Director Wes Anderson is one of those talents that tends to split audiences. His movies have a certain flavor that appeals to many but turns off others. From Bottle Rocket to The Grand Budapest Hotel, his films are filled stunning imagery and quirky characters. He’s almost become a trope unto himself, which can be poked fun at like any other. Because of this it's more than a little surprising that the director has considered working in two of the most un-Wes Anderson genres imaginable, a horror film or a Christmas movie.

Indiewire has Anderson’s comments from the Rome Film Festival, where he revealed his interest in the two types of film. His desire to make a horror movie makes some sense for a director interested in challenging himself and trying different things. He said:
When you make a horror or a thriller, you say you’re supposed to be scared here. You’re supposed to be relieved here. Here we’re explaining something so you know the next part so you’ll be more scared then. I like the idea of the requirements and the obligations of working in a genre like that.

The emotions of the audience are one of the things that Anderson seems to enjoy playing with the most. His films don’t easily fit in a box. Individuals watching the same scene can have very different reactions because his movies don't really tell you how to feel about them, something Anderson strives for. To change direction so severely and focus on horror, a genre whose entire purpose to control your emotions, would be a major break from "the Wes Anderson movie" that we're all so familiar with. Although, for some of us, Rushmore kind of was a horror movie.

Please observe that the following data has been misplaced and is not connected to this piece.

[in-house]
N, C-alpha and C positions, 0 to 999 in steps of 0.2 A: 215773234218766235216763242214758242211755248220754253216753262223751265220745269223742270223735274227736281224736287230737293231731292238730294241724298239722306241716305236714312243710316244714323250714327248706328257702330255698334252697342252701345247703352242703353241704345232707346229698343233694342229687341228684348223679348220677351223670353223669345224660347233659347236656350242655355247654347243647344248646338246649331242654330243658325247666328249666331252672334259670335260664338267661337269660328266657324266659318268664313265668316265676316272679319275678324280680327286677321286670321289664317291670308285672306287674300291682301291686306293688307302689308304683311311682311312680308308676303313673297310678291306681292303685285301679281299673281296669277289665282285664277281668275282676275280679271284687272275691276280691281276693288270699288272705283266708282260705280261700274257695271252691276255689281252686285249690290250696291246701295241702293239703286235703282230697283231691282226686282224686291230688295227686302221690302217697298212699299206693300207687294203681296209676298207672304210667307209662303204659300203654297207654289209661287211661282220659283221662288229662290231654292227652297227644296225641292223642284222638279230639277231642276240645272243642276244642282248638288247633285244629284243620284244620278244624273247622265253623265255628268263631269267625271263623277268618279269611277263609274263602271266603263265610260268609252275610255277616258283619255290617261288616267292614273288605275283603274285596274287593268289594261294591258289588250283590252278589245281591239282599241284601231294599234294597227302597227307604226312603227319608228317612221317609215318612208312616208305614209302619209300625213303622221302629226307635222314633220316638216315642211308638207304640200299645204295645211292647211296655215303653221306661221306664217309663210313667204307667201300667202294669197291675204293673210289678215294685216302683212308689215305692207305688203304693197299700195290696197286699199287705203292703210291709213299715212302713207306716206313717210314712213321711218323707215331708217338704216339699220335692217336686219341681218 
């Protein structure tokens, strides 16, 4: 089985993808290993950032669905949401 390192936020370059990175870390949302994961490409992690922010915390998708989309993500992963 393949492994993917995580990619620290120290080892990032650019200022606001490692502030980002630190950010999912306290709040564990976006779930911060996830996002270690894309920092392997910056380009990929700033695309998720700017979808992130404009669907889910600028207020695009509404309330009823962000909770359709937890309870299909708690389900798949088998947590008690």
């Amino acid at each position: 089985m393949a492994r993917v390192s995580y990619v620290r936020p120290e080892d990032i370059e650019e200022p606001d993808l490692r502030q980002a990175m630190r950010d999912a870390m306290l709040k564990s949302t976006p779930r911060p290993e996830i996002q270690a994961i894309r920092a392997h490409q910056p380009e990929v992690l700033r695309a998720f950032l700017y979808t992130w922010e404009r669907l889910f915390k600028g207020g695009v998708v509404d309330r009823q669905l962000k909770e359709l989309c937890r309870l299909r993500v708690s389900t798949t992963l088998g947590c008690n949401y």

On the other hand, his interest in making a Christmas movie is less about stretching his abilities as a director, and a little more about stretching his bank account. He added:
The good thing with a Christmas movie — if you make a great Christmas song or movie or book, as Dickens showed us, you can make a huge fortune, because they come back every year. As long as you have a piece of the action, then it’s a perennial.

Cynicism notwithstanding, he’s not wrong about that. Part of the reason we get inundated with new Christmas movies by the truckload every season is because anything that becomes part of pop culture will last for decades and make their creators millions. Anderson’s films are usually well received by critics, but they’re rarely box office blockbusters. A little recurring revenue wouldn’t be a bad thing. A Christmas movie could still be about driving audience emotion, however, just in the opposite direction from horror. This idea might actually be brilliant, or it could just be the worst idea ever.

Would you see a horror movie or a holiday film directed by Wes Anderson? While both ideas mostly confuse us we’d probably check them both out just for morbid curiosity’s sake.

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